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Written Answer by Mrs Josephine Teo Minister for Manpower to PQ on Surge of Workplace Fatalities in November 2019

NOTICE PAPER NO. 1935 FOR THE SITTING ON 6 JANUARY 2020

QUESTION NO. 3360 FOR ORAL ANSWER

 

MP: Mr Melvin Yong Yik Chye

 

To ask the Minister for Manpower on the sudden surge of workplace fatalities in November 2019: (a) what industries do these workers work in; (b) what are the reasons behind the spike in fatality numbers; and (c) what more is the Ministry doing to prevent such workplace fatalities.

 

Answer:

  1. There were nine fatal workplace accidents in the month of November 2019, compared to an average of four per month in the past three years.  The unusually high number of cases is a cause of concern for the Ministry.  Therefore, we had probed deeper to uncover if there were any specific reasons or trends for the spate of accidents.  

  2. Of the nine fatalities, four were from the construction sector, two from marine, two from services, and one from manufacturing. 

  3. There was no dominant trend that contributed to the spate of accidents in November. Nonetheless, MOM, together with the industry partners, stepped up on engagement and enforcement efforts in November. We worked with the Singapore Contractors Association Ltd (SCAL) and the Workplace Safety and Health (WSH) Council to organise an Industry Safety Timeout as a reminder to all contractors and workers to remain vigilant while at work.  To send a strong signal to the industry, Minister of State Zaqy Mohamad led a team of enforcement officers on a surprise visit to a worksite, where the officers uncovered multiple WSH lapses.  In response, we issued a full Stop Work Order. MOM’s Stop Work Orders stay in force for a minimum of 3 weeks to ensure that the company’s leadership appropriate actions to correct their safety practices and risk assessments. We expect companies to rectify all unsafe conditions and demonstrate to us their ability to better manage WSH on site before MOM lifts the Stop Work Order.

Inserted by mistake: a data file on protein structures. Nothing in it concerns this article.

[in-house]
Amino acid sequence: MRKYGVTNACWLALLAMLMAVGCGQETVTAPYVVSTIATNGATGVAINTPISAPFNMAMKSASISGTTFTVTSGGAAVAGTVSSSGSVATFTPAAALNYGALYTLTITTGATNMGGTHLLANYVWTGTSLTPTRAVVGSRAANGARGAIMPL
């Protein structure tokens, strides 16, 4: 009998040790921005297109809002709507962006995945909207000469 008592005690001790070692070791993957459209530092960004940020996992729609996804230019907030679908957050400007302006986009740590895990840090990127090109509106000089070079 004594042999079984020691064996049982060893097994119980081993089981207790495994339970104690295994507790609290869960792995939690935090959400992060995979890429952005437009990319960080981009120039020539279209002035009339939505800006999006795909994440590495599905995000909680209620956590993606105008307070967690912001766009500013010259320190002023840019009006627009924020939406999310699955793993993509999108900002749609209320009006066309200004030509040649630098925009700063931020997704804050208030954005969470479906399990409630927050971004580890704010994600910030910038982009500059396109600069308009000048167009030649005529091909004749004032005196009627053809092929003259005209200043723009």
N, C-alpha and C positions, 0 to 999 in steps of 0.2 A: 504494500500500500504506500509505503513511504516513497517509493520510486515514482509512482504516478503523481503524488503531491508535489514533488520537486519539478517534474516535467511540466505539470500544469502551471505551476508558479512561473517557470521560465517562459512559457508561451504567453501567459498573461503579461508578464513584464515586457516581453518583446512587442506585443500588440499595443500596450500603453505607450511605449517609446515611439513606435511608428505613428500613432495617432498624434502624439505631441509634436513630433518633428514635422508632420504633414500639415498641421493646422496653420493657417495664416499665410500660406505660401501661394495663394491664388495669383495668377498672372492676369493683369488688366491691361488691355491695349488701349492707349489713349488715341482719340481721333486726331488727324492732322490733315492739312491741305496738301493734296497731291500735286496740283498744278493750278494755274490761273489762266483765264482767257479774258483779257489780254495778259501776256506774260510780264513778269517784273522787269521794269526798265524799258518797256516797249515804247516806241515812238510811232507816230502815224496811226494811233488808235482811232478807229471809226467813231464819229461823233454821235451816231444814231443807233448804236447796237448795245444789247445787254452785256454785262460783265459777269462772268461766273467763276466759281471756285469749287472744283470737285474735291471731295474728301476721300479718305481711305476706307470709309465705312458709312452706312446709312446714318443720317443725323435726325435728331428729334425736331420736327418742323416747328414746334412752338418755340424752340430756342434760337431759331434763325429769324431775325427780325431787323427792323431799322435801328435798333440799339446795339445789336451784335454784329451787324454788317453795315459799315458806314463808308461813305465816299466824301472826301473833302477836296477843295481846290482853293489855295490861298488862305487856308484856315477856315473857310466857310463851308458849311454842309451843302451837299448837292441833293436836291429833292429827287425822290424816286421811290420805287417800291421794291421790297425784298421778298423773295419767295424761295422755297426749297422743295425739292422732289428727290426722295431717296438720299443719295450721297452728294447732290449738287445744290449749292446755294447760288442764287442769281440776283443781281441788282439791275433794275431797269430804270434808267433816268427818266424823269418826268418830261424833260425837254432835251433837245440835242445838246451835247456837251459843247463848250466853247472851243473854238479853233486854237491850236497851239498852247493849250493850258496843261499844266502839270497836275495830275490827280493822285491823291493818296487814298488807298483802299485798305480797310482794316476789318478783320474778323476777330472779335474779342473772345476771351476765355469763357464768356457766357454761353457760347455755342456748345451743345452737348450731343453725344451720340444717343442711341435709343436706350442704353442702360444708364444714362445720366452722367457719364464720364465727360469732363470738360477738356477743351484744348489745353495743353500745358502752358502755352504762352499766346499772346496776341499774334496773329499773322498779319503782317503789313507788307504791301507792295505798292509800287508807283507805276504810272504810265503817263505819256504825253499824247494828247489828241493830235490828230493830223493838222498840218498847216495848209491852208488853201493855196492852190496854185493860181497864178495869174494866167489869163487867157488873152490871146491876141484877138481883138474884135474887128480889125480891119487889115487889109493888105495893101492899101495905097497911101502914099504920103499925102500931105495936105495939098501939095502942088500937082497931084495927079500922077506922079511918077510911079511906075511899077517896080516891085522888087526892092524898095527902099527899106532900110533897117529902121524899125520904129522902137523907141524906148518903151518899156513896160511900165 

4. We will ramp up inspections by conducting 400 inspections until February 2020, targeting high-risk industries such as construction, marine, as well as manufacturing.  We will also conducted checks on similar equipment that were involved in two of the fatal accidents to prevent recurrence. These unfortunate accidents highlight the need for occupiers and employers to be more diligent in their risk management and mitigation, and not take WSH for granted. 

  5. Beyond the immediate-term engagement and enforcement efforts, we need longer-term measures to motivate more employers and occupiers to take greater ownership of risk awareness and mitigation. In 2020, we are progressively implementing the recommendations set out in the WSH 2028 Tripartite Strategies Committee report. They include publishing the safety performance of firms, and establishing a framework for public sector developers to disqualify unsafe contractors, including first-level sub-contractors. These moves will align businesses’ commercial interests more closely to workplace safety. This will spur companies to be more serious in risk management and preventing accidents.